- Are they having problems speaking?
- Are they having problems "getting their words out"?
- Do they sound like they have something in their mouth when they speak?
- Are they saying the appropriate words (do their words make sense) when they speak?
Time: Time lost is brain lost?
Action: Call 911 if you experience any one of the symptoms.
Additional Symptoms of Stroke:
- Sudden NUMBNESS of the face, arm, leg, especially on one side of the body
- Sudden CONFUSION, trouble speaking, or understanding speech
- Sudden TROUBLE SEEING in one or both eyes
- Sudden TROUBLE WALKING, dizziness, loss of balance, or coordination
- Sudden SEVERE HEADACHE, the “worst headache of your life” with no known cause
Treatment is most effective when started immediately, greatly increasing chances of survival and decreasing chances of brain damage.
If you see the person experiencing just one of these symptoms, even if it goes away, do not wait. Call 911 immediately – tell the dispatcher that the person may be having a stroke and request transport to a hospital certified in stroke care.
Stroke treatment & care
Time is of the essence when it comes to the treatment of stroke, which is why it is vitally important to call 911 if you or someone you are with experiences signs or symptoms of a stroke.
Once at the hospital, the emergency department team must determine whether you have had a stroke. They do this by running a series of tests, which include taking your blood pressure and performing a scan of your brain. A physician will determine which tests will be most helpful.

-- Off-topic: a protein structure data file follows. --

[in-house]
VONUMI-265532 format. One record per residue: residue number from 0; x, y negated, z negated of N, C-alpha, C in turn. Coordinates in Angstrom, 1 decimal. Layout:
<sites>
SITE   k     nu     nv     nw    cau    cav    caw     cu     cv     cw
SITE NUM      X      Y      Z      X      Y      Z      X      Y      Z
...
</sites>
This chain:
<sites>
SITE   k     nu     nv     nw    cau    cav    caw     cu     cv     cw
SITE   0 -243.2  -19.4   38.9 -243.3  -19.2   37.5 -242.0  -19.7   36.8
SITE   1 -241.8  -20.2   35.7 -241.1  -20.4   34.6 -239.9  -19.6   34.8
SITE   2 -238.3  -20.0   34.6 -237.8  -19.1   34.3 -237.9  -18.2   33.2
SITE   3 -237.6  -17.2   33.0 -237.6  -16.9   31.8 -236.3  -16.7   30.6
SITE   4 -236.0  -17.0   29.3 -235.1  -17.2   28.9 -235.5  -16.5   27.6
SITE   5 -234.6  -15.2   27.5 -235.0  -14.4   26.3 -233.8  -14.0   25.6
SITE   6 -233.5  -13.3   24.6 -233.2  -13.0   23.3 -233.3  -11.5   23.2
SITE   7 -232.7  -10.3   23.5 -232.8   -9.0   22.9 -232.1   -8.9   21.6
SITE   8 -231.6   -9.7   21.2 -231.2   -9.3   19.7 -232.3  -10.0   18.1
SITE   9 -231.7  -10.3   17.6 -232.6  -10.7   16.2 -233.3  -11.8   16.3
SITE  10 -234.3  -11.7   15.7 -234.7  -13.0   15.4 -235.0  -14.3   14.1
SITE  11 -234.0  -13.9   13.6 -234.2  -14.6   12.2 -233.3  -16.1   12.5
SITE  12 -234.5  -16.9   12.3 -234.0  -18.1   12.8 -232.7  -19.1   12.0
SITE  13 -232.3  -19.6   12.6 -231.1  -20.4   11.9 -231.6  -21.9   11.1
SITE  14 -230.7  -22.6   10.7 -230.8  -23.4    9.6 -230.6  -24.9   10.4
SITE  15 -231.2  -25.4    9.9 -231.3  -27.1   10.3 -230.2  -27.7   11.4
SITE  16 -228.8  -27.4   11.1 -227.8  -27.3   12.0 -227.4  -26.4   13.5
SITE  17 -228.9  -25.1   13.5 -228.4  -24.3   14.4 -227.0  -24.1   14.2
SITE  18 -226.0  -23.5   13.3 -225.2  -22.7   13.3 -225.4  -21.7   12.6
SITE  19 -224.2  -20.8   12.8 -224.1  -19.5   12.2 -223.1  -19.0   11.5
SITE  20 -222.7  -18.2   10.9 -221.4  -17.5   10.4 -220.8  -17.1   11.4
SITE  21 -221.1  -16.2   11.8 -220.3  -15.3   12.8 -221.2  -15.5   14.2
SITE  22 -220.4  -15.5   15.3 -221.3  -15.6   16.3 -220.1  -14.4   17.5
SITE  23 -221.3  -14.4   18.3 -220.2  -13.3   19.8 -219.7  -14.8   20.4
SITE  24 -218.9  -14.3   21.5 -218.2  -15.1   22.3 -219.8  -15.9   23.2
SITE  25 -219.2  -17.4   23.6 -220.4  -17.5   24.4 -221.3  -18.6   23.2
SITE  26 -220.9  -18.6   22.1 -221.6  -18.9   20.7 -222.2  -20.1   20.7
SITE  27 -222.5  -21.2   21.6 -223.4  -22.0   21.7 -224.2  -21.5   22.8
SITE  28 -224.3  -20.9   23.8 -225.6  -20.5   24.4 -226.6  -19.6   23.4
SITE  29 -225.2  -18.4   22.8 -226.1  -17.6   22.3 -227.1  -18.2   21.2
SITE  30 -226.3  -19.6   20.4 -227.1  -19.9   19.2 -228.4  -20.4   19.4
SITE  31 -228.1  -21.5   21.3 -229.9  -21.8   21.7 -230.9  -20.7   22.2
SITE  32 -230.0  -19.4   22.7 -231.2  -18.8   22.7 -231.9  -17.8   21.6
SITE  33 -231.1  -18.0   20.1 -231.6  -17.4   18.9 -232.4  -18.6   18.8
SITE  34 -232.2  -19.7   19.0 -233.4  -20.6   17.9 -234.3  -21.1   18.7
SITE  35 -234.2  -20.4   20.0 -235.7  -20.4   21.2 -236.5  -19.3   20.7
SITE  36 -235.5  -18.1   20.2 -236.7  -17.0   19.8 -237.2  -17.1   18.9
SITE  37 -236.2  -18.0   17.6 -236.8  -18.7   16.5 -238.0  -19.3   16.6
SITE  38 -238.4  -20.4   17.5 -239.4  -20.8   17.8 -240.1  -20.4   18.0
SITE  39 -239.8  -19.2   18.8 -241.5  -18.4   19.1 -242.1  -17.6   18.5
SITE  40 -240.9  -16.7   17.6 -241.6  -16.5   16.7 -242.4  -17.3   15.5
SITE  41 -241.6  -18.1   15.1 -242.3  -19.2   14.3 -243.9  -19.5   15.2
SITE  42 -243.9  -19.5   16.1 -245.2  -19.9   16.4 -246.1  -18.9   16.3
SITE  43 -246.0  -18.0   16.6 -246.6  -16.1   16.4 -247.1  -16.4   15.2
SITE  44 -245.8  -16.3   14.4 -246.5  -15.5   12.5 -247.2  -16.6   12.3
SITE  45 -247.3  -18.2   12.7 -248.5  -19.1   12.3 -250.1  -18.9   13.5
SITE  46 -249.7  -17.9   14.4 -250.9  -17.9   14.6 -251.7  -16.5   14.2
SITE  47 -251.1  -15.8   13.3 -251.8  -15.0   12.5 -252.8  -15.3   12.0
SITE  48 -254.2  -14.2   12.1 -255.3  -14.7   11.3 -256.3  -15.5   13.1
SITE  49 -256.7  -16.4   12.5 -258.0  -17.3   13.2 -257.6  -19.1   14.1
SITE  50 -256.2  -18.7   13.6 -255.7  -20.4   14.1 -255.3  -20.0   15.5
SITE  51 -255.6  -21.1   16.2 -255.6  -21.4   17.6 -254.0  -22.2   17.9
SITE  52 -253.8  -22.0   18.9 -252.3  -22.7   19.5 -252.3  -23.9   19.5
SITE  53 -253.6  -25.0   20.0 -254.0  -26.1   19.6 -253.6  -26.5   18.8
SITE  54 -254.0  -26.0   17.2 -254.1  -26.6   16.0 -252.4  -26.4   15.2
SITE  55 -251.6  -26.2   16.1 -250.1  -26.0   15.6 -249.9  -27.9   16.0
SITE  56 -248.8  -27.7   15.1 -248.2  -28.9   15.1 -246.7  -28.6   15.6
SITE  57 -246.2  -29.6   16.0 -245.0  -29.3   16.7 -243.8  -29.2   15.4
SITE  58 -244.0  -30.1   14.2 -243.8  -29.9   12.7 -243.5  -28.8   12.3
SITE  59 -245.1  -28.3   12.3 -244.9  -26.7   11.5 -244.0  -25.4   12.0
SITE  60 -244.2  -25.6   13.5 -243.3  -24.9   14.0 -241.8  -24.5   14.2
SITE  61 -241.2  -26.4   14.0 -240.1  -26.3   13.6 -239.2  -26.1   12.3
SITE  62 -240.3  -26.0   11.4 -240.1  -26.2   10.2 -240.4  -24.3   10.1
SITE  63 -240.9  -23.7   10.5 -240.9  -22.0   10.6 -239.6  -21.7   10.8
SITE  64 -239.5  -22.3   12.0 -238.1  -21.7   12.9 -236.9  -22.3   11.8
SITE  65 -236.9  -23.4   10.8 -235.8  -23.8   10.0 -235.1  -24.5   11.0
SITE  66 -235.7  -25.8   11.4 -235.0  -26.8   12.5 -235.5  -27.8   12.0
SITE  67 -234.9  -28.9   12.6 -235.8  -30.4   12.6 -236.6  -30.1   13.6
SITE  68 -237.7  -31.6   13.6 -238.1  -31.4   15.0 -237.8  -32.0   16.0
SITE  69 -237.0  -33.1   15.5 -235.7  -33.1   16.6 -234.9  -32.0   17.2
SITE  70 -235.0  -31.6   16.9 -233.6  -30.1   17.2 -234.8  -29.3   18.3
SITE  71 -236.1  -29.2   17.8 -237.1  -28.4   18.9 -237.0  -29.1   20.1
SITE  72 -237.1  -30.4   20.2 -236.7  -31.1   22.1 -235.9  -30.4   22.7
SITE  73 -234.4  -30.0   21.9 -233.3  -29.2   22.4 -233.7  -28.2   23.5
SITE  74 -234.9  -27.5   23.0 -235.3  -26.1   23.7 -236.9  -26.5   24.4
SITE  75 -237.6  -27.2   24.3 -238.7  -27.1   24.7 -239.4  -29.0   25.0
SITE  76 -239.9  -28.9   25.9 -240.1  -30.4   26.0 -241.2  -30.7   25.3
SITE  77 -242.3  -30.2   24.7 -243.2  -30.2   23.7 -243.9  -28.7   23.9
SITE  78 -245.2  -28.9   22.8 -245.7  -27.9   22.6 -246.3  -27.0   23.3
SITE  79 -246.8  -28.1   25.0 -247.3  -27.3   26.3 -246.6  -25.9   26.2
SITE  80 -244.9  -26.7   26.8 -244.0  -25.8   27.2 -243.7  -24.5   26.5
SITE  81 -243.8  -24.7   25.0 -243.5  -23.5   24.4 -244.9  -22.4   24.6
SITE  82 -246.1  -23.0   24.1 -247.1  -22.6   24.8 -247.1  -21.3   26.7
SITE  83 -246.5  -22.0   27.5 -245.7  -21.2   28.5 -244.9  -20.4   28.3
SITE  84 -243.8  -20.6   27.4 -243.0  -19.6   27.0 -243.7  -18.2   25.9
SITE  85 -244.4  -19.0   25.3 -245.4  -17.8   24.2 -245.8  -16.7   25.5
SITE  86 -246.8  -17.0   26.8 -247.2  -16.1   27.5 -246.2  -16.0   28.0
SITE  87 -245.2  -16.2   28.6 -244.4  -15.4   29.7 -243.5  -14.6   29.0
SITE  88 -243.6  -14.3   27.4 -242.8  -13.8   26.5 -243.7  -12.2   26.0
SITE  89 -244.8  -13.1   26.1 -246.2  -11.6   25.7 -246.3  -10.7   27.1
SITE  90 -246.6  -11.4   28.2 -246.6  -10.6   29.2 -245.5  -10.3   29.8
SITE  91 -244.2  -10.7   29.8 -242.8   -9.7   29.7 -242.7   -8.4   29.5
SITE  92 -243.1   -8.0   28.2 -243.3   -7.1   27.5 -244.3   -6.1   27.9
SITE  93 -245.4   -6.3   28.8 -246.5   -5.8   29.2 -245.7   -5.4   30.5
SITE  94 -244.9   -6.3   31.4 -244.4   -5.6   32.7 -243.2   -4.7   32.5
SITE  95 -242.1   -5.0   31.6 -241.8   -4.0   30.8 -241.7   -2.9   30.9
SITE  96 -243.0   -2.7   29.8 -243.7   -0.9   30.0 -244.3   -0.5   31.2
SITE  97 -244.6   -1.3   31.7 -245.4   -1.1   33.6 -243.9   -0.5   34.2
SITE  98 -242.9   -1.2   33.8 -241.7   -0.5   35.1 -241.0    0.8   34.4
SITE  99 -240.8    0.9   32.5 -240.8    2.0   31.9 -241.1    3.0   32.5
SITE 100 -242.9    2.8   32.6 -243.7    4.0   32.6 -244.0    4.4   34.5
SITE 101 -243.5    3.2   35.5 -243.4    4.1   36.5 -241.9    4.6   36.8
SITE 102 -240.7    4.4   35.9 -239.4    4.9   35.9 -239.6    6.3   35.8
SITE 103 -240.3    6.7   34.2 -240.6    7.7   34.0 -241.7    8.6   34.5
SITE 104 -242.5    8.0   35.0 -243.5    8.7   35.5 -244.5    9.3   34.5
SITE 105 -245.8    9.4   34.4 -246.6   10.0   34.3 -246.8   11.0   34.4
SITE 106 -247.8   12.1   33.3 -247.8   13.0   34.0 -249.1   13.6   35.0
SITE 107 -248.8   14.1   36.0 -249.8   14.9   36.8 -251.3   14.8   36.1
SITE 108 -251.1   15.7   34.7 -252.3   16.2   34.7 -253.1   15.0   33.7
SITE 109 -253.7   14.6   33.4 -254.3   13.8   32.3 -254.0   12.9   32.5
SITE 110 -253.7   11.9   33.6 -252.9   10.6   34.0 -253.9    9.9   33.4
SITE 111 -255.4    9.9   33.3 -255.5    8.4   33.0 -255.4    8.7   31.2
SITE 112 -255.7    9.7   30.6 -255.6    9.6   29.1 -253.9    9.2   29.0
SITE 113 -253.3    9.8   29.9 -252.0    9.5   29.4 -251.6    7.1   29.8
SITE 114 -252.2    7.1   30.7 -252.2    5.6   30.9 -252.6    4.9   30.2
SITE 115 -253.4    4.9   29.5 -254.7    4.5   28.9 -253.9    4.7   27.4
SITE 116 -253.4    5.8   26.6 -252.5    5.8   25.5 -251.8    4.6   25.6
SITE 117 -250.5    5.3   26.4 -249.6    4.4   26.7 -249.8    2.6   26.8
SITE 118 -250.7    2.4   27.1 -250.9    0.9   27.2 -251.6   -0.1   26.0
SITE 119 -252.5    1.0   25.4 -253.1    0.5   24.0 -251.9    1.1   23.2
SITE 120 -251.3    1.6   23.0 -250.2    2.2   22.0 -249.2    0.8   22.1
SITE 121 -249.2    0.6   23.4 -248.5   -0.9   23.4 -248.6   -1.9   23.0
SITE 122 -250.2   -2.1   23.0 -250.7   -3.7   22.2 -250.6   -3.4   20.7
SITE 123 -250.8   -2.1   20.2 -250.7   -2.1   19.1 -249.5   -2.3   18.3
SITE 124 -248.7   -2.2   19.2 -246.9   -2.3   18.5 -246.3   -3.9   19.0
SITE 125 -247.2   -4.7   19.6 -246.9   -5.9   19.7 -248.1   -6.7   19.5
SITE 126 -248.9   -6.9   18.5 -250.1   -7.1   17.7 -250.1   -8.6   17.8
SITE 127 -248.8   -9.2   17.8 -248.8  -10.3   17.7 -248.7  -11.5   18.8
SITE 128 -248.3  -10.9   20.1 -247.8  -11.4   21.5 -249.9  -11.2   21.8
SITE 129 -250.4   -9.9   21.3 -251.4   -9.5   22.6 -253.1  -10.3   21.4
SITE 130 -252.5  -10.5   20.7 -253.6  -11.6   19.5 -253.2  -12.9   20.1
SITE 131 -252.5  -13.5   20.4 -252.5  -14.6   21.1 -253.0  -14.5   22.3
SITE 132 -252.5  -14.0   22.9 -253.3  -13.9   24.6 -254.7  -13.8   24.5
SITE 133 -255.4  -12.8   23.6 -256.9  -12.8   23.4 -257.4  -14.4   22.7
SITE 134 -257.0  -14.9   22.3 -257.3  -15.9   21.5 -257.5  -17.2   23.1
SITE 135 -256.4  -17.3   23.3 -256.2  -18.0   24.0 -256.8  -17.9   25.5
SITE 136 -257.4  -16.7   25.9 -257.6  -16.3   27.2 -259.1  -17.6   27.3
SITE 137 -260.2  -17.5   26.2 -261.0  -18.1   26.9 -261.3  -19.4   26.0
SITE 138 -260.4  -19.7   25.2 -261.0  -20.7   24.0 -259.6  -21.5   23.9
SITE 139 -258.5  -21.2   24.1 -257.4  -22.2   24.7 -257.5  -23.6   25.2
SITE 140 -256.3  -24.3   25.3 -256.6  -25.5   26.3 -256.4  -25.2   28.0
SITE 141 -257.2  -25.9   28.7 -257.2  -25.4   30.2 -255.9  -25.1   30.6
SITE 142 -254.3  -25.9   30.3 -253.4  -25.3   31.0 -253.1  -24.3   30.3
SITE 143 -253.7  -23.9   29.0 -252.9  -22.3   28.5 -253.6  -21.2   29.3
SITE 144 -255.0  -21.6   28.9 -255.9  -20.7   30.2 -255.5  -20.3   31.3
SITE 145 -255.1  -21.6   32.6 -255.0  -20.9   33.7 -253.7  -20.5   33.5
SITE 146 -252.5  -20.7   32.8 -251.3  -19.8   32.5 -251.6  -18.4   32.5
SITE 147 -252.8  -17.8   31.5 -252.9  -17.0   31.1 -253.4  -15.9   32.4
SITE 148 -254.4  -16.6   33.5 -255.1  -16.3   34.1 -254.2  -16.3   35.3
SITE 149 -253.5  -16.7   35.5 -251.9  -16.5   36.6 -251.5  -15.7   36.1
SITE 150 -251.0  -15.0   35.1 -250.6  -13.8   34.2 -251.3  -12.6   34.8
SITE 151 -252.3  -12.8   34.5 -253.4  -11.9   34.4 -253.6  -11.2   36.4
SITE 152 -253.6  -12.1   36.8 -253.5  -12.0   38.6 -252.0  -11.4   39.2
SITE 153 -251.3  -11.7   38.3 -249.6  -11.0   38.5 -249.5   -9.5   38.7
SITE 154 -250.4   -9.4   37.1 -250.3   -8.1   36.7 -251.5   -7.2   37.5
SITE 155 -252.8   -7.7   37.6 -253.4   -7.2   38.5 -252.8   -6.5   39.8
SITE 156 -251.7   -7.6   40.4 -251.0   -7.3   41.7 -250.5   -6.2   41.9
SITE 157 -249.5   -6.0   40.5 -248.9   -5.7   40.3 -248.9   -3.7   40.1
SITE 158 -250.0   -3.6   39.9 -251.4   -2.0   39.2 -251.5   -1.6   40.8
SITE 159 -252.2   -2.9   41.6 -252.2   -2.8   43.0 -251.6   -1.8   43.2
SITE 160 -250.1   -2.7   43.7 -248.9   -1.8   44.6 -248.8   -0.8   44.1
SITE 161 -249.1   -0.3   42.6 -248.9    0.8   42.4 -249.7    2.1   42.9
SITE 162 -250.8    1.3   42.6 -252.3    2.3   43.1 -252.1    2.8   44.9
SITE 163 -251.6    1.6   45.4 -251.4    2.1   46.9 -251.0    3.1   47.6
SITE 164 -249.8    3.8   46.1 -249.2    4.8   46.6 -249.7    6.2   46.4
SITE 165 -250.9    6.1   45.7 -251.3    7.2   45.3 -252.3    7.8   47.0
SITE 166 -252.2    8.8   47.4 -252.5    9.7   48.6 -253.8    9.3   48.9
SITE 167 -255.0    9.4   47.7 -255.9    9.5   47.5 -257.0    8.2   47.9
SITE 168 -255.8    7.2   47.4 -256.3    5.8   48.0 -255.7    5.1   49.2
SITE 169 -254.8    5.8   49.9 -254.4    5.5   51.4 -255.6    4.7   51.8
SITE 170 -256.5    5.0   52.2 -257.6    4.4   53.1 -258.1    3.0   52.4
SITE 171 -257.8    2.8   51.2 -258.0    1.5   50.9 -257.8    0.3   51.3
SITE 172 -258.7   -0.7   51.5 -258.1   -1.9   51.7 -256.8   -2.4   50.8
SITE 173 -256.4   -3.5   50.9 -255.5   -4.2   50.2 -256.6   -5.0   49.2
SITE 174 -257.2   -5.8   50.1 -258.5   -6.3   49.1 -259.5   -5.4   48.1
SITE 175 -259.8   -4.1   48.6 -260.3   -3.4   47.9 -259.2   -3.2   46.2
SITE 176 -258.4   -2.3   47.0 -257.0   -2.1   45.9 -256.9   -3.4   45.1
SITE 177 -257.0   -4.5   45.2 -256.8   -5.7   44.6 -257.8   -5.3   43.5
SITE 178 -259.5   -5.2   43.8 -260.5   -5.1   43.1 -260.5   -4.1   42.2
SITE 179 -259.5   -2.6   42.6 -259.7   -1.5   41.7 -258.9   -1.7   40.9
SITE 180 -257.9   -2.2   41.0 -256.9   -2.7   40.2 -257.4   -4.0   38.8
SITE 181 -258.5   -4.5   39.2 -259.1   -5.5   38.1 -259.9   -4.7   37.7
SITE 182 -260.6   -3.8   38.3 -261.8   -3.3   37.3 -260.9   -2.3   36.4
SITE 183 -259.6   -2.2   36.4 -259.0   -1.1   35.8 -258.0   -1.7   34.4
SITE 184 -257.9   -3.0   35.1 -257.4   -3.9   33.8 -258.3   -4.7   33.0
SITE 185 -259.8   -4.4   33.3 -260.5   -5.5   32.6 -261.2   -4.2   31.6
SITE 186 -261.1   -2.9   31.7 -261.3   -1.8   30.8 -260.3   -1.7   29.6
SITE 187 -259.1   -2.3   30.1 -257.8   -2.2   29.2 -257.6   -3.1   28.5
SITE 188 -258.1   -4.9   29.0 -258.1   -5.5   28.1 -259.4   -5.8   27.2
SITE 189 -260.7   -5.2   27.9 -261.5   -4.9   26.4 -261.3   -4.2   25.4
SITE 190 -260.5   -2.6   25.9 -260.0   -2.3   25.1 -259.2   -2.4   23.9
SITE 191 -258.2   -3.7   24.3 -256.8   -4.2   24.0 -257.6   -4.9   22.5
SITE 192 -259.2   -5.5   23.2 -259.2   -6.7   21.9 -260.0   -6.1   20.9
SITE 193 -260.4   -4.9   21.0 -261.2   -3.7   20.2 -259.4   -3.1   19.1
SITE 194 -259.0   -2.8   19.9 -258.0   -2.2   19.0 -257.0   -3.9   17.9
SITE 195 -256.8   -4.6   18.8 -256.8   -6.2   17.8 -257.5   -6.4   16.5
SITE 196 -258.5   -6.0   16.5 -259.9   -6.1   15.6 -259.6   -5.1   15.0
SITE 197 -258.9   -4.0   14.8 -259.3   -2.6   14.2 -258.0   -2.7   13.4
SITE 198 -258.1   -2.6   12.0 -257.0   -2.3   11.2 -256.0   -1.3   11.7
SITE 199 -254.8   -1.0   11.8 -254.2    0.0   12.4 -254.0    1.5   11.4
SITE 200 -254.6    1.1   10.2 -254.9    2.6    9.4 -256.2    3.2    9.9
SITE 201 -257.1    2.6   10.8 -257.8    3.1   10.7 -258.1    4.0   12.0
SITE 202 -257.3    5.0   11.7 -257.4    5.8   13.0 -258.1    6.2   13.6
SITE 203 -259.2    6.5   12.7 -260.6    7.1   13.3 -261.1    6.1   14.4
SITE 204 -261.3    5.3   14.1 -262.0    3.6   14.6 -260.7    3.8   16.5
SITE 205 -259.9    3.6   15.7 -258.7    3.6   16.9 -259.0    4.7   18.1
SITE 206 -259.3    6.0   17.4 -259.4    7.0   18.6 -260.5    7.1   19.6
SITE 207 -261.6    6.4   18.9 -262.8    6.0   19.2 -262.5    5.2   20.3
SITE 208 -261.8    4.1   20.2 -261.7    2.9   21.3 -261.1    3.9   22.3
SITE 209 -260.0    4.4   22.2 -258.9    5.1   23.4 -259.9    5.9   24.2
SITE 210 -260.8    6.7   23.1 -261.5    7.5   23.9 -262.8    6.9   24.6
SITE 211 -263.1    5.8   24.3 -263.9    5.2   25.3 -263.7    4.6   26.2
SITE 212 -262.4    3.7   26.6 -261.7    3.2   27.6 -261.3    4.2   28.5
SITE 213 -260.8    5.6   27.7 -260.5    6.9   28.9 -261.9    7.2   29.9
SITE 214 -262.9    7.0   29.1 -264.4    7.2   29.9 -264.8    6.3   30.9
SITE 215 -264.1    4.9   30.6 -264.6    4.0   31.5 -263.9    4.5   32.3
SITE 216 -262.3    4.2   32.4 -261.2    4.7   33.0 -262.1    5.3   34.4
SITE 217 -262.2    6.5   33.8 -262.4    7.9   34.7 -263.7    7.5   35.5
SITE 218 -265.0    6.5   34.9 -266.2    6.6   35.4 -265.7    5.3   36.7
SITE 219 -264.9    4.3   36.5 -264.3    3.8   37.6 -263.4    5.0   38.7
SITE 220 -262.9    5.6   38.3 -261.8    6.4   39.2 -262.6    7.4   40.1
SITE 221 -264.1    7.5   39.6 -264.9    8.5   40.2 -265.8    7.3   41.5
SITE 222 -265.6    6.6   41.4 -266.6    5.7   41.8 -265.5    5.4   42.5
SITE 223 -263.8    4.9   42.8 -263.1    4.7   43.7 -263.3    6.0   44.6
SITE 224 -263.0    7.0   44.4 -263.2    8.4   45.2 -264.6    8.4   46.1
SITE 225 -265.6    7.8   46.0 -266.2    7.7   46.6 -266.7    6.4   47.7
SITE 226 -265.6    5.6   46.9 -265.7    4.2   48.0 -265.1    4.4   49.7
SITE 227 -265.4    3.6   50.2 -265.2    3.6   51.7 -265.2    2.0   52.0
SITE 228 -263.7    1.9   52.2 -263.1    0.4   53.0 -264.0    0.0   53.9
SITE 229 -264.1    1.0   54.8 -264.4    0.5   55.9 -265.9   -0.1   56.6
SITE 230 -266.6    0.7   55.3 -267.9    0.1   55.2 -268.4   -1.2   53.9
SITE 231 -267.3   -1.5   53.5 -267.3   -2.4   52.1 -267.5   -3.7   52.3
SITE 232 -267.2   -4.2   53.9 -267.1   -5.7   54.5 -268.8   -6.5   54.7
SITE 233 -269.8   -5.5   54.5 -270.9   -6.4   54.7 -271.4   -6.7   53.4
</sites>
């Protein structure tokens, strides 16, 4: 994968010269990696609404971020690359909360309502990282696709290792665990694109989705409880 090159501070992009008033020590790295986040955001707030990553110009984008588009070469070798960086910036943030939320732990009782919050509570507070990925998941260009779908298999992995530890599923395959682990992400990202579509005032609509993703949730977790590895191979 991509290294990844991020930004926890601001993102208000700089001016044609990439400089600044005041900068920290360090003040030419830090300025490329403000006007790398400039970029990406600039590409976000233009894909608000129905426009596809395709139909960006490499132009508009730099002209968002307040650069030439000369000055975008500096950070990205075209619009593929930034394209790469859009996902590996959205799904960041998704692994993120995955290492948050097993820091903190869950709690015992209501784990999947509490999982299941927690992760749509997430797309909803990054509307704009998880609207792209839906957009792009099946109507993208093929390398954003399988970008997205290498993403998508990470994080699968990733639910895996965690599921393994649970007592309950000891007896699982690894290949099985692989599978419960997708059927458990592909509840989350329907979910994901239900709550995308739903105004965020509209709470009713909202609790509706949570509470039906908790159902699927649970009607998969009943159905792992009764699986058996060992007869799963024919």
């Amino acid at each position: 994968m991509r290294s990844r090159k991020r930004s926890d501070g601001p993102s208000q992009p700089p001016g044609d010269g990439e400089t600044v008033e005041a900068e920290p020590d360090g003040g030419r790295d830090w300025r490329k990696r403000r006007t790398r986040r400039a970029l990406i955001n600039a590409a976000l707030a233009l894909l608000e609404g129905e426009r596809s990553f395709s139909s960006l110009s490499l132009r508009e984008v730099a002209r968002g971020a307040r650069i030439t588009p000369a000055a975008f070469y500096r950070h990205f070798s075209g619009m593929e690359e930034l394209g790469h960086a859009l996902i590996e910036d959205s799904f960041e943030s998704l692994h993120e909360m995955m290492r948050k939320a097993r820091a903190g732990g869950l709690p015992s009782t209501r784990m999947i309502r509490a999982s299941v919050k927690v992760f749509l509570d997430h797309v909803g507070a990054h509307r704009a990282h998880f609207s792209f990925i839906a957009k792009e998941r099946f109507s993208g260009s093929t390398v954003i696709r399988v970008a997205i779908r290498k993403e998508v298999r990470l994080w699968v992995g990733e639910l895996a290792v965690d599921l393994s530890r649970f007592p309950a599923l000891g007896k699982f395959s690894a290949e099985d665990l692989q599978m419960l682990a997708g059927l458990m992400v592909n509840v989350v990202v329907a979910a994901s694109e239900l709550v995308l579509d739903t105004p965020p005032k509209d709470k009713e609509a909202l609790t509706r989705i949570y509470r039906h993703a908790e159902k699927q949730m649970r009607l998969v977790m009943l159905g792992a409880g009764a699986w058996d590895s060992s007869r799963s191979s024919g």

Medical treatment for stroke
Specific treatment for stroke will be determined by your doctor based on:
- Your age, overall health, and medical history
- Severity of the stroke
- Location of the stroke
- Cause of the stroke
- Your tolerance for specific medications, procedures, or therapies
- Type of stroke
- Your opinion or preference
Emergency treatments for stroke
Treatment is most effective when started immediately. Emergency treatment following a stroke may include the following:
- Medications used to dissolve the blood clot(s) that cause an ischemic stroke. Medications that dissolve clots are called thrombolytics or fibrinolytics and are commonly known as "clot busters." These drugs have the ability to help reduce the damage to brain cells caused by the stroke. In order to be most effective these agents must be given quickly, ideally within 3 hours of a stroke's onset, so get to the emergency department as quickly as possible.
- Minimally invasive removal of the clot or repair of aneurysms by specially trained neurosurgeons.
- Medications and therapy to reduce or control brain swelling. Special types of intravenous (IV) fluids are often used to help reduce or control brain swelling, especially after a hemorrhagic stroke (a stroke caused by bleeding into the brain).